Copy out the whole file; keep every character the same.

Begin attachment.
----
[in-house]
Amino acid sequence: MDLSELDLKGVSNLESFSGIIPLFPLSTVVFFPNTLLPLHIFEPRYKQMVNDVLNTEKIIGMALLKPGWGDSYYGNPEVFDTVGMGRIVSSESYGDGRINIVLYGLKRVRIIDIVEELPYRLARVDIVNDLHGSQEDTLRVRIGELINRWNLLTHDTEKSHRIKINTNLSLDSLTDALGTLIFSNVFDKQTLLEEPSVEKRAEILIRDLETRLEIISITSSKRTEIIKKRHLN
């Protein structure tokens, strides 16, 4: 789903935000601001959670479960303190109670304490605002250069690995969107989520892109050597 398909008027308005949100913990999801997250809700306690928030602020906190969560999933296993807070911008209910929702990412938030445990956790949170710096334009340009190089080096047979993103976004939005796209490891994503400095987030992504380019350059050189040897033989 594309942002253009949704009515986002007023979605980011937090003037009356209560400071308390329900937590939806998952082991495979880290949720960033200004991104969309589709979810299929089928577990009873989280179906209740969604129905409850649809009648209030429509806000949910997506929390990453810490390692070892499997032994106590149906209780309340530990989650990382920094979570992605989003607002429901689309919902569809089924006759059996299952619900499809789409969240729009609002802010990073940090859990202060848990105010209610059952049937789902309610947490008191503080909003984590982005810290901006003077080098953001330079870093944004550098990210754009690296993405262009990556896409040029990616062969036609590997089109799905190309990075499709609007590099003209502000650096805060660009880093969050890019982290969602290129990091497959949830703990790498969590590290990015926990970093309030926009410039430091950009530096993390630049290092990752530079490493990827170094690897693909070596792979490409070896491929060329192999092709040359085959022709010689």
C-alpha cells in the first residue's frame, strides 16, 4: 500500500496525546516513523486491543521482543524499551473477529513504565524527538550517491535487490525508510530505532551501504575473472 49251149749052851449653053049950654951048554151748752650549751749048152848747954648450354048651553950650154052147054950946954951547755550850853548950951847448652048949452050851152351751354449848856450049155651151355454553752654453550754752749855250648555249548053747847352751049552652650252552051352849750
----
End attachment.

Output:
[in-house]
Amino acid sequence: MDLSELDLKGVSNLESFSGIIPLFPLSTVVFFPNTLLPLHIFEPRYKQMVNDVLNTEKIIGMALLKPGWGDSYYGNPEVFDTVGMGRIVSSESYGDGRINIVLYGLKRVRIIDIVEELPYRLARVDIVNDLHGSQEDTLRVRIGELINRWNLLTHDTEKSHRIKINTNLSLDSLTDALGTLIFSNVFDKQTLLEEPSVEKRAEILIRDLETRLEIISITSSKRTEIIKKRHLN
């Protein structure tokens, strides 16, 4: 789903935000601001959670479960303190109670304490605002250069690995969107989520892109050597 398909008027308005949100913990999801997250809700306690928030602020906190969560999933296993807070911008209910929702990412938030445990956790949170710096334009340009190089080096047979993103976004939005796209490891994503400095987030992504380019350059050189040897033989 594309942002253009949704009515986002007023979605980011937090003037009356209560400071308390329900937590939806998952082991495979880290949720960033200004991104969309589709979810299929089928577990009873989280179906209740969604129905409850649809009648209030429509806000949910997506929390990453810490390692070892499997032994106590149906209780309340530990989650990382920094979570992605989003607002429901689309919902569809089924006759059996299952619900499809789409969240729009609002802010990073940090859990202060848990105010209610059952049937789902309610947490008191503080909003984590982005810290901006003077080098953001330079870093944004550098990210754009690296993405262009990556896409040029990616062969036609590997089109799905190309990075499709609007590099003209502000650096805060660009880093969050890019982290969602290129990091497959949830703990790498969590590290990015926990970093309030926009410039430091950009530096993390630049290092990752530079490493990827170094690897693909070596792979490409070896491929060329192999092709040359085959022709010689």
C-alpha cells in the first residue's frame, strides 16, 4: 500500500496525546516513523486491543521482543524499551473477529513504565524527538550517491535487490525508510530505532551501504575473472 49251149749052851449653053049950654951048554151748752650549751749048152848747954648450354048651553950650154052147054950946954951547755550850853548950951847448652048949452050851152351751354449848856450049155651151355454553752654453550754752749855250648555249548053747847352751049552652650252552051352849750